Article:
3

I am new to dealing with 3D, and even simple stuff makes my head spin around. Sorry for the newbie question.

Lets say I have 2 vectors:

a(2,5,1)
b(1,-1,3)

These vectors "generate" a plane. How can I get a third vector perpendicular to both a and b?

I can do this in 2D using a vector c(A,B) and turning it into c'(-B,A).

Thanks for the help.

14

Use the cross product.

That is, a vector perpendicular to a and b is given by ( a.y*b.z - a.z*b.y, a.z*b.x - a.x*b.z, a.x*b.y - a.y*b.x).

7

You take the cross multiplication of these two vectors to get a third perpendicular vector to the plane they generate:

P = A * B

Which is:

<xp, yp, zp> = |i   j   k |
               |xa  ya  za| // The determinant
               |xb  yb  zb|

All what you have to do is to solve this determinant or just look it up in Wikipedia :)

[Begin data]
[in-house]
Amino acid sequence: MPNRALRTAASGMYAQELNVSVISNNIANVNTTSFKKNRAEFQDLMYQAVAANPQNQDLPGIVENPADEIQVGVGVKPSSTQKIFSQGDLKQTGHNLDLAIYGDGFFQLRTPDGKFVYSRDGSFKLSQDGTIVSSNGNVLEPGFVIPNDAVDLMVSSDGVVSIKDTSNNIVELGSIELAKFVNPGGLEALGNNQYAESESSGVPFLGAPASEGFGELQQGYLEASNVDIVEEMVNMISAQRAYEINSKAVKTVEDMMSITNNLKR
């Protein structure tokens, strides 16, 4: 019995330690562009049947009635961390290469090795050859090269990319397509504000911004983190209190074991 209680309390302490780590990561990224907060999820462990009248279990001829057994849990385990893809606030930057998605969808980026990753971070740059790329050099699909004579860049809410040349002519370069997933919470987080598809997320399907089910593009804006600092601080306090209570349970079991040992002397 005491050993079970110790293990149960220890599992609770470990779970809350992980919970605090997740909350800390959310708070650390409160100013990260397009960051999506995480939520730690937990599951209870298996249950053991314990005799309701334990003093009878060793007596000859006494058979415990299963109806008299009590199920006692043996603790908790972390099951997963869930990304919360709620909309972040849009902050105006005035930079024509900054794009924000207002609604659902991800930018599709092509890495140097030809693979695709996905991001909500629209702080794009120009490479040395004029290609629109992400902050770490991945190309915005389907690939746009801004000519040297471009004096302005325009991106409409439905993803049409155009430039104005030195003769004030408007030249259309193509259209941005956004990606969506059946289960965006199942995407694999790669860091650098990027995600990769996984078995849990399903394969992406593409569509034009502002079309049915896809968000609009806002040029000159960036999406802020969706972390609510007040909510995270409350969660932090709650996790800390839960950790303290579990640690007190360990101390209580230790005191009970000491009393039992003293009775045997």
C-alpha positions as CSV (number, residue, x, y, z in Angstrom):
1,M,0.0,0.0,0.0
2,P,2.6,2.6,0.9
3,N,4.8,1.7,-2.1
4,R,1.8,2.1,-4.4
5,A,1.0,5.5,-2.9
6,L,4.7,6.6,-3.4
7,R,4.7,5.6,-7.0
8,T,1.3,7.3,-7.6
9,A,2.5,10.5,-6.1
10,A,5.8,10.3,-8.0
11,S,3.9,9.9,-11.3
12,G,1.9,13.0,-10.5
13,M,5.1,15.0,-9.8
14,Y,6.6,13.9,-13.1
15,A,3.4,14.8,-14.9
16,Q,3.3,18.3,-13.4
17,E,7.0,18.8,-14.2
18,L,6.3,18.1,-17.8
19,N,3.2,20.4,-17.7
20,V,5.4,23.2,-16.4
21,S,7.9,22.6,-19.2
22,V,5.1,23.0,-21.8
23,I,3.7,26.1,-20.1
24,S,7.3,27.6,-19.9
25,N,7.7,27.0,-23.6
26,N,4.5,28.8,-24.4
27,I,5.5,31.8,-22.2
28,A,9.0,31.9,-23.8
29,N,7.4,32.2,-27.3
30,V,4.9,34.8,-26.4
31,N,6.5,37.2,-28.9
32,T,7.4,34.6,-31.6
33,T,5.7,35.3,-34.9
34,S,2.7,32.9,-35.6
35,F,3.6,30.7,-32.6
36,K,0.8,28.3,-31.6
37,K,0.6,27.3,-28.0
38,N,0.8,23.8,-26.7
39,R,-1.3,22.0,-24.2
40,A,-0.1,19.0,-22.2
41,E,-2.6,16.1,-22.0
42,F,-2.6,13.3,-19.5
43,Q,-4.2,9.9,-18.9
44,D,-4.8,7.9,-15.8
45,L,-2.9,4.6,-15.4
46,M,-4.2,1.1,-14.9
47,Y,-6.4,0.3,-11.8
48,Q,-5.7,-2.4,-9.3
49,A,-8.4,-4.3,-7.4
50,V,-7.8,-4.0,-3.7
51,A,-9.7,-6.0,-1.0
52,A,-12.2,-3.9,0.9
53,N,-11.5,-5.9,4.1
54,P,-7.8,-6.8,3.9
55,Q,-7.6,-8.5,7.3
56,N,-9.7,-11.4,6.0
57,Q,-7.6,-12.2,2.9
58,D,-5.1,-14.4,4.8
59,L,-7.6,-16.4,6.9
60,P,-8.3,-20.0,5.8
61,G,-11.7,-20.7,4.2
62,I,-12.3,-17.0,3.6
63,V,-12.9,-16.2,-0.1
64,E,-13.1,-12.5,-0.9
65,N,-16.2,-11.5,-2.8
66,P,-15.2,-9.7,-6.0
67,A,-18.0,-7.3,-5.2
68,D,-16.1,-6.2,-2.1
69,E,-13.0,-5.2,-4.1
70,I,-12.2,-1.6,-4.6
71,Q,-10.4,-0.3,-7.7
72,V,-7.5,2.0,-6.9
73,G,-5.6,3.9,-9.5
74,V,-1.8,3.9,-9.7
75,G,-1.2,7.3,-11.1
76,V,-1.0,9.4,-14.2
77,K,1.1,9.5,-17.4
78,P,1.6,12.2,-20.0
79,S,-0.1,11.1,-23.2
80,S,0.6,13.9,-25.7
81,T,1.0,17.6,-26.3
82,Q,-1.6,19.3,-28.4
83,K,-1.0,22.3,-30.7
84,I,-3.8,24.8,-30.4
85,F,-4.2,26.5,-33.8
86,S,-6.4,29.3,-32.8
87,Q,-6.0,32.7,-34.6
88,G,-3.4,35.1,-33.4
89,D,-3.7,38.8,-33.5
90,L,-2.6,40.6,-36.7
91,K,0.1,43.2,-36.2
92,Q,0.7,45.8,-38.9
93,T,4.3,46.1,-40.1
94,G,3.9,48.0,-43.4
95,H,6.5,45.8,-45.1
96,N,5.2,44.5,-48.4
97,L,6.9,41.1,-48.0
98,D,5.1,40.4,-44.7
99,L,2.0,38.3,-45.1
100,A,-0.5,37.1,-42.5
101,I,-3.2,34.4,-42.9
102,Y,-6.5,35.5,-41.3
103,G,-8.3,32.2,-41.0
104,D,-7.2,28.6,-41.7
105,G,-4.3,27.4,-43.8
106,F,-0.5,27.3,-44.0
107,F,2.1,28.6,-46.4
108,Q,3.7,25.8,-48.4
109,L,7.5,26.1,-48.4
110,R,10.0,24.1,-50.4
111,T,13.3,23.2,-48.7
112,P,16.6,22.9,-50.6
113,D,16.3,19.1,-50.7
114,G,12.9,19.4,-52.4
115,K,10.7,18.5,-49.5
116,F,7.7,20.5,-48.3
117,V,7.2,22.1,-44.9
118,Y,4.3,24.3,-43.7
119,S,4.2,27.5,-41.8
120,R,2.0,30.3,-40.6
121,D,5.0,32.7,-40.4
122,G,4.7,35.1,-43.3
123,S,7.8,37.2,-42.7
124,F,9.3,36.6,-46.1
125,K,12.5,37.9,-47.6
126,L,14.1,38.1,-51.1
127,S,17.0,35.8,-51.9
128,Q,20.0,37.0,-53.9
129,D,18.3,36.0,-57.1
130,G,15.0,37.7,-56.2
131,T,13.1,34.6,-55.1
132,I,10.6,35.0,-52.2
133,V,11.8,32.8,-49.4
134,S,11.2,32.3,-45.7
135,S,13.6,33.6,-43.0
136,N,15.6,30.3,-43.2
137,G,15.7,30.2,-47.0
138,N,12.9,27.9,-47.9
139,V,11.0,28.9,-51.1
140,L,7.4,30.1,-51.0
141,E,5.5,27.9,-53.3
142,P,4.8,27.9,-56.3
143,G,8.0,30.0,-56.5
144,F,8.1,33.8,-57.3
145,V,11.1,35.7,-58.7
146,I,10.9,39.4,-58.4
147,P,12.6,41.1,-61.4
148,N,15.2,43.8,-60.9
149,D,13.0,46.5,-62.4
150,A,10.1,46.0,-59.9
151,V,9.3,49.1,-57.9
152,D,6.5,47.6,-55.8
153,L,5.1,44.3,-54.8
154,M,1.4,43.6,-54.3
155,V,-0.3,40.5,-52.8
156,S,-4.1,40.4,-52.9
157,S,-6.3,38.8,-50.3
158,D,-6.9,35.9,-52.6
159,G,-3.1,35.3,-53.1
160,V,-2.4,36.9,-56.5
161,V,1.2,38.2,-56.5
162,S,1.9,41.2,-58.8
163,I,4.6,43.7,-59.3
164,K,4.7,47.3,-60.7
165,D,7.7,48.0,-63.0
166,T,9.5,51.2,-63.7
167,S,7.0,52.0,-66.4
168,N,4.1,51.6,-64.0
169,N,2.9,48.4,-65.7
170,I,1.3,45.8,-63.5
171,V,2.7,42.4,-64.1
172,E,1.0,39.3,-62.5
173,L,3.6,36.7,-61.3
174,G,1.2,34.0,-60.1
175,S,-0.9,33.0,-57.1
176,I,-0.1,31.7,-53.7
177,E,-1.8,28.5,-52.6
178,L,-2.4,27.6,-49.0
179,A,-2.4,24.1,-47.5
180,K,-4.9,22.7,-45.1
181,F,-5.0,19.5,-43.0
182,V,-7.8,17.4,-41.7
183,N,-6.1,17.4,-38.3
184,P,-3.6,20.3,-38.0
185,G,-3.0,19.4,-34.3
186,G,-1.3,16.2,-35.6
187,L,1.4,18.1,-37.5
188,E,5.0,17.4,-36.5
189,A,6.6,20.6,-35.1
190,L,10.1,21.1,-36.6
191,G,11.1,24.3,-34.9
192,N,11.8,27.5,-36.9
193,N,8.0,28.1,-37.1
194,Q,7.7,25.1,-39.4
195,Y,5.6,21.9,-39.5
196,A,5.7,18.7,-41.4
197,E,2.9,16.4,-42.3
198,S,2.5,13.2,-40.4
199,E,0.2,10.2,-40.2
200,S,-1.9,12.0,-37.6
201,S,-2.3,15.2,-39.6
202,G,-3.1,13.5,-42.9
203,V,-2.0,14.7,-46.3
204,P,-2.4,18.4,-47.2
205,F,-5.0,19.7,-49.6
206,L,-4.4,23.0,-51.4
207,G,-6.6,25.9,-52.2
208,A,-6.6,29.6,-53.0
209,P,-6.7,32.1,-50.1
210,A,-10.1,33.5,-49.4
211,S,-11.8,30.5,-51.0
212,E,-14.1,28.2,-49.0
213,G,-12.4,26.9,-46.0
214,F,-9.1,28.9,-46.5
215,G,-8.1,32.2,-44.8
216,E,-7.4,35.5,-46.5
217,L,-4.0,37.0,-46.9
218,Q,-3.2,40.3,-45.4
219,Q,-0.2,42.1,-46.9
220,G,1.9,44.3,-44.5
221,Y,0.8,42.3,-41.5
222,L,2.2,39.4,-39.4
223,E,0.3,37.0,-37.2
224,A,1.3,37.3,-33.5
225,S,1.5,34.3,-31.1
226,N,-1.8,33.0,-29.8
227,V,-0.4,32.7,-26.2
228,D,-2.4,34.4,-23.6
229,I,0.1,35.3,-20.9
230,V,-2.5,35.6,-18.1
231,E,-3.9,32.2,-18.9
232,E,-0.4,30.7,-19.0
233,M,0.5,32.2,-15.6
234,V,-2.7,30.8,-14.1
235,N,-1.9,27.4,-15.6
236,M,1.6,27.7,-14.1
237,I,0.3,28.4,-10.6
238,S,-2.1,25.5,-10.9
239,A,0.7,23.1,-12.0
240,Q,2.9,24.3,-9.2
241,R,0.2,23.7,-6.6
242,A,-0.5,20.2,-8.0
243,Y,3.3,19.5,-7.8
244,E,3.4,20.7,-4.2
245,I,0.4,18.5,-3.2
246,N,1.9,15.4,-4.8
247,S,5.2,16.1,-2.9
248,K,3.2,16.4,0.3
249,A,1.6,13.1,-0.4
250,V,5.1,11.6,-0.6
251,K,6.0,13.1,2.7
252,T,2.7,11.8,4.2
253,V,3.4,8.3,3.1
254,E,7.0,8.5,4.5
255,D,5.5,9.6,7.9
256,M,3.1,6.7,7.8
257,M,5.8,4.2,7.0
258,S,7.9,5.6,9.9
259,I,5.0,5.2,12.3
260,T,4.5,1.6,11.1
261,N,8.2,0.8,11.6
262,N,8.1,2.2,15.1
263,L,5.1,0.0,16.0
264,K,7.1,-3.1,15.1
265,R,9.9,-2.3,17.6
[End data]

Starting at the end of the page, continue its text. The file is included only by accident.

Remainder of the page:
1
  • I like this answer better because it explains where the answer comes from. Not just a random formula to remember. Oct 19 '09 at 23:52
2

For what it's worth, here's a cross product function from Quake 3, with vec3_t defined as an array of three floats for x, y, and z:

void CrossProduct( const vec3_t v1, const vec3_t v2, vec3_t cross ) {
    cross[0] = v1[1]*v2[2] - v1[2]*v2[1];
    cross[1] = v1[2]*v2[0] - v1[0]*v2[2];
    cross[2] = v1[0]*v2[1] - v1[1]*v2[0];
}

Your Answer

By clicking “Post Your Answer”, you agree to our terms of service, privacy policy and cookie policy

Not the answer you're looking for? Browse other questions tagged or ask your own question.